Master gunslinger Hopalong Cassidy confronts his ultimate challenge, Slim Travennes, the head of the Sandy Creek Vigilante Committee and a super-fast gunfighter who has never been beaten.
Turgenev was the first writer who was able, having both Slavic and universal imagination enough for it, to interpret modern Russia to the outer world, and Virgin Soil was the last word of his greater testament. It was the book in which many English readers were destined to make his acquaintance about a generation …Read More »
Another adventure from Sabatini's remarkable and much-loved hero. In Scaramouche the Kingmaker, Andre Louis again dons his famous and much-admired disguise to embark upon a new adventure - and one full of the thrill and swashbuckling action that has earnt Sabatini his place in the hall of great writers.
A wounded German officer, Count Psanek, shares his philosophies on life and love with a local acquaintance, Lady Daphne, while interned in London during the final months of the First World War. Lady Daphne finds herself alternately attracted and repulsed by the Count, and when her husband returns home from the front…Read More »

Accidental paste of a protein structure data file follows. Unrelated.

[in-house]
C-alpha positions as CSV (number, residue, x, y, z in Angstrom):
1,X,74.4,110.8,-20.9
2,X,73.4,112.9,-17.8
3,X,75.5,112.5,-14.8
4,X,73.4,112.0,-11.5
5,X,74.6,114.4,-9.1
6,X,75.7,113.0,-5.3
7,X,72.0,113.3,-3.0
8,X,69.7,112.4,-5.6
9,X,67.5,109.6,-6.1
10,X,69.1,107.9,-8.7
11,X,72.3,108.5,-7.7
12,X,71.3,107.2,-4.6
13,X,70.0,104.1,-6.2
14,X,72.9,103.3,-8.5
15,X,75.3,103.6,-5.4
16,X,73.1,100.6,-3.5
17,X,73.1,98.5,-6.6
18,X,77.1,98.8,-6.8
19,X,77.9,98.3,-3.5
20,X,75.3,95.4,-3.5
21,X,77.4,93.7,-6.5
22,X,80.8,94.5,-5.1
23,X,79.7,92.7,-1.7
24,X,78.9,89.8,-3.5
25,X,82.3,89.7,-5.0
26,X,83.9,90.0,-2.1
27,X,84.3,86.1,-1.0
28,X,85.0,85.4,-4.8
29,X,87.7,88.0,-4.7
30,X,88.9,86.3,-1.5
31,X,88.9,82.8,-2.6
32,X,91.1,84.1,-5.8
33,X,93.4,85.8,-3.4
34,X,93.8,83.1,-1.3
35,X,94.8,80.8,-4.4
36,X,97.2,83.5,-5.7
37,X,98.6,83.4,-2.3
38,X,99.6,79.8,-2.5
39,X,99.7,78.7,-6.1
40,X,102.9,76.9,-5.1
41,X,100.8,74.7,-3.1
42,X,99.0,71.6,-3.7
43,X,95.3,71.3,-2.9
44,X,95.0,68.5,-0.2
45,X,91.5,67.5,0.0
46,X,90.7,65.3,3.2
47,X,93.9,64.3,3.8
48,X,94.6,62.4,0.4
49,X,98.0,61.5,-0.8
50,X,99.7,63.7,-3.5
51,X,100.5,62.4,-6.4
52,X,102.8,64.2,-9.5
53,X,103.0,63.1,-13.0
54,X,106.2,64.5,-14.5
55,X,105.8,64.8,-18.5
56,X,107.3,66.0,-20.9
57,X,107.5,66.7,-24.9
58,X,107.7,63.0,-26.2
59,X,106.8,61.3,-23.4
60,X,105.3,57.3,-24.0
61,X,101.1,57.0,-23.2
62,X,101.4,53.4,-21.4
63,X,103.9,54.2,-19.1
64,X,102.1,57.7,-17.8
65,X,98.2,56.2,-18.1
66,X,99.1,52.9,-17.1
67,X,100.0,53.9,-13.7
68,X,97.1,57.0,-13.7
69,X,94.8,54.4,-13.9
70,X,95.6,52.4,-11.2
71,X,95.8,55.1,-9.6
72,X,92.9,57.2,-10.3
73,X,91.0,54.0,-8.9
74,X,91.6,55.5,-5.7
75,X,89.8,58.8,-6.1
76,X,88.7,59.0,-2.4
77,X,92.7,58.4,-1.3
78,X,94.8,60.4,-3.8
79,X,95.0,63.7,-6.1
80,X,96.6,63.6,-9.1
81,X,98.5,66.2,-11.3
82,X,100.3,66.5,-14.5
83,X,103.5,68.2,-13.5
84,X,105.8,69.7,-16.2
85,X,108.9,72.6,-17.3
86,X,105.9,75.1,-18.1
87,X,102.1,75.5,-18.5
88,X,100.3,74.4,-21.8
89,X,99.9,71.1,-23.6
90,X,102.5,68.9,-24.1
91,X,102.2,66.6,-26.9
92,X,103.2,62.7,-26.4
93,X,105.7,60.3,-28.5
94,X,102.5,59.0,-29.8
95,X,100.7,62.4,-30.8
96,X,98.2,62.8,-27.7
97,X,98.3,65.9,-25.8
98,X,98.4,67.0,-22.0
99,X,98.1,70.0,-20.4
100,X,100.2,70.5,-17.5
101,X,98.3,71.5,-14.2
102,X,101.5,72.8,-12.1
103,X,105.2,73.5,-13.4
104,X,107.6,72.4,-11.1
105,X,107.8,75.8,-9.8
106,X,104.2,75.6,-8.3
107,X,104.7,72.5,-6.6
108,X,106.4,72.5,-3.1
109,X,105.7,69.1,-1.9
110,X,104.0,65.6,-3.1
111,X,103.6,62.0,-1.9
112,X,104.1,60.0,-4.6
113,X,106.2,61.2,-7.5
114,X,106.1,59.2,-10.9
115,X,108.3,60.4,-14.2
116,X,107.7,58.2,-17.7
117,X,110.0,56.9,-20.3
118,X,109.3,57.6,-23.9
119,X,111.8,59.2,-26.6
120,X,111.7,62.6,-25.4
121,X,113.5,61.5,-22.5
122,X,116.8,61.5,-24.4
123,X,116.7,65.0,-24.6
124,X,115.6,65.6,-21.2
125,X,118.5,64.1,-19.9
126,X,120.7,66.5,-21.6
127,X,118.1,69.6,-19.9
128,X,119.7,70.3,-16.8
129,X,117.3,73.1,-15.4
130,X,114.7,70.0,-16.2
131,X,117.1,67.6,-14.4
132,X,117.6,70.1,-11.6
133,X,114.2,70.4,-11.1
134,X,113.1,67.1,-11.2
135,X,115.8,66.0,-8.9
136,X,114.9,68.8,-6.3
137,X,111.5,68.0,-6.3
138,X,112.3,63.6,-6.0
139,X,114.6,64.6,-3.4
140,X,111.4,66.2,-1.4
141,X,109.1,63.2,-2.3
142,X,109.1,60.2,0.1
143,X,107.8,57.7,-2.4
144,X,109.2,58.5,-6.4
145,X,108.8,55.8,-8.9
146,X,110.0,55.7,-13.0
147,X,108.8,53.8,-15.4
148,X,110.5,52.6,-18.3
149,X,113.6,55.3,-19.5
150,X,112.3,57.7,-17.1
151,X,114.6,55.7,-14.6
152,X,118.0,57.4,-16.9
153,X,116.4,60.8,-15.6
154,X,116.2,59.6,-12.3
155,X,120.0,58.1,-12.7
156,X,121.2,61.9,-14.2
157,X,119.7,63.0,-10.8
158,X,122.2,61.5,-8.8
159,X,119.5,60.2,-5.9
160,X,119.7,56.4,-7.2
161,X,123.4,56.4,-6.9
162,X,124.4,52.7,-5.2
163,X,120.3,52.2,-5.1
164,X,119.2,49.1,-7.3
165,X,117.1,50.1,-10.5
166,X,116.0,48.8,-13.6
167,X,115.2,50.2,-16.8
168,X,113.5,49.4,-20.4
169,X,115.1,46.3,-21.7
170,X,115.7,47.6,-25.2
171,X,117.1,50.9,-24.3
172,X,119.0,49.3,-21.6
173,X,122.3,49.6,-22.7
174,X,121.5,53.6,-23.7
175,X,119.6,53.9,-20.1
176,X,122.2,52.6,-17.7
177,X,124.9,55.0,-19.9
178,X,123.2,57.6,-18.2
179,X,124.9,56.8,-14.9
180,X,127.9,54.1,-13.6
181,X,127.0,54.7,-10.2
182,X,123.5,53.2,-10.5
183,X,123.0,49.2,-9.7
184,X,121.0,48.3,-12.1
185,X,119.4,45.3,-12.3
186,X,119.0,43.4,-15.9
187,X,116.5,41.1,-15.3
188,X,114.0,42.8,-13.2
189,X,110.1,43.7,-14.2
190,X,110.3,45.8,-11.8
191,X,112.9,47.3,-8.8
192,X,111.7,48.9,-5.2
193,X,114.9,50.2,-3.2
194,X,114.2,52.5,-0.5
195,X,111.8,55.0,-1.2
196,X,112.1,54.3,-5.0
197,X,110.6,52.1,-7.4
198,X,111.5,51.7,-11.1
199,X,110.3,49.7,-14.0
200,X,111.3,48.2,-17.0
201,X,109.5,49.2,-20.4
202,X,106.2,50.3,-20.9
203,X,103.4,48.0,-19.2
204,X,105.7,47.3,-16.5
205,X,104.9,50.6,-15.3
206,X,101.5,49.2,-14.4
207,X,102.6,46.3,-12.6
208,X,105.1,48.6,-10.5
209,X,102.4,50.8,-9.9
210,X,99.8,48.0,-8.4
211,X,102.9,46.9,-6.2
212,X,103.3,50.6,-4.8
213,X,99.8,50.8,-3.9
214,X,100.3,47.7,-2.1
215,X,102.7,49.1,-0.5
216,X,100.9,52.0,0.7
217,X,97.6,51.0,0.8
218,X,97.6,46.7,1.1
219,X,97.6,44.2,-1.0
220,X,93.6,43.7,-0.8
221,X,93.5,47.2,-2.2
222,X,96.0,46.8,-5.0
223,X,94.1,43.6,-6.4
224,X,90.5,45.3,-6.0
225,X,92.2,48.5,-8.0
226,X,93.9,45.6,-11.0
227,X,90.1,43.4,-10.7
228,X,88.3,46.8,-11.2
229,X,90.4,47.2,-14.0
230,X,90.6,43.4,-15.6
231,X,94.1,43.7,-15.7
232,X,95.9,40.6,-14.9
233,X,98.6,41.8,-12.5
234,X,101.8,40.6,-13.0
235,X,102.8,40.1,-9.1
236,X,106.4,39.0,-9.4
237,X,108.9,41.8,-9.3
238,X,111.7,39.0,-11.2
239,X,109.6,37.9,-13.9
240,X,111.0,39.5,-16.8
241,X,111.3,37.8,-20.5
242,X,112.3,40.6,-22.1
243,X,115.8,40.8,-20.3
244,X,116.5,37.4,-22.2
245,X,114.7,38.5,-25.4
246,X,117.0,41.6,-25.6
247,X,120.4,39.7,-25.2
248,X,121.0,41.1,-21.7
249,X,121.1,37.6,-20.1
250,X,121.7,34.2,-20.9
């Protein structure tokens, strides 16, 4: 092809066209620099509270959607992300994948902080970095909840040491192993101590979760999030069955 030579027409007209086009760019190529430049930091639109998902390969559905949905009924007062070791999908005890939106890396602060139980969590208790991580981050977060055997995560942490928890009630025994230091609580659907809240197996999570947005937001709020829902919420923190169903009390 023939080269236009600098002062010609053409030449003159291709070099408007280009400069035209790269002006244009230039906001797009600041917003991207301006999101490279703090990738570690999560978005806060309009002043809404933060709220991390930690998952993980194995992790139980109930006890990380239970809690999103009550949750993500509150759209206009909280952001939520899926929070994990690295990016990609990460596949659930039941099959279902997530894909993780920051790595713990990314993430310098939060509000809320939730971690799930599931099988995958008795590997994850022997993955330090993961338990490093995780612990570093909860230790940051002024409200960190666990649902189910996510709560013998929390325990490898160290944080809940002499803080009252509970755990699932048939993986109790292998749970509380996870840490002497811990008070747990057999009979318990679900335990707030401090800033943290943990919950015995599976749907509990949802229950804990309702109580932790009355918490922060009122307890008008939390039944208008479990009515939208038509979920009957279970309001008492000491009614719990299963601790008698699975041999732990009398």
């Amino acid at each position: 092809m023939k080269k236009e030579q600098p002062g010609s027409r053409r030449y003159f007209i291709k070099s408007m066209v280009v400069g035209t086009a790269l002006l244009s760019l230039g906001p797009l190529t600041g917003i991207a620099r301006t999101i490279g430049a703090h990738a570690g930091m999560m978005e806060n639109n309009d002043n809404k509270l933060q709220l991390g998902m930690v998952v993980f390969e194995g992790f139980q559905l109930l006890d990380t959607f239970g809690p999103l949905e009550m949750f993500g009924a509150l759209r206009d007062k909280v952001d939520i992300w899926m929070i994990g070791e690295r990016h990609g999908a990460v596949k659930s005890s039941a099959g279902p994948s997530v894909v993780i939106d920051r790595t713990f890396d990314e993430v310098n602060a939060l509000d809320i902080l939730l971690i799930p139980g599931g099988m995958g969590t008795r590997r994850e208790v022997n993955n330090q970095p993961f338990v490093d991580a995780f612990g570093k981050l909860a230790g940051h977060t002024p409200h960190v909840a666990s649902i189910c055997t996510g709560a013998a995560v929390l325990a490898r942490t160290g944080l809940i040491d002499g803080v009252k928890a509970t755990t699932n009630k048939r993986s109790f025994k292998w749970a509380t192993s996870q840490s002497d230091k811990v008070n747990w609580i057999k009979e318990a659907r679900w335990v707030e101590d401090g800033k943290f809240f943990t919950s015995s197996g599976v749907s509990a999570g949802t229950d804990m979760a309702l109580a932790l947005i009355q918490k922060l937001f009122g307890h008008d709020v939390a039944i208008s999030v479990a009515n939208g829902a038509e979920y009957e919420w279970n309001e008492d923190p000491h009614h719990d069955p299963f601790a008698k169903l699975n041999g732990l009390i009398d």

A collection of short stories from the author of the What Katy Did series, for an audience ranging from younger to older children - and enjoyable for adults too! They vary in style - fairy tales, humorous sketches, stories of everyday life, romances, children's scrapes and practical advice - and include the Christma…Read More »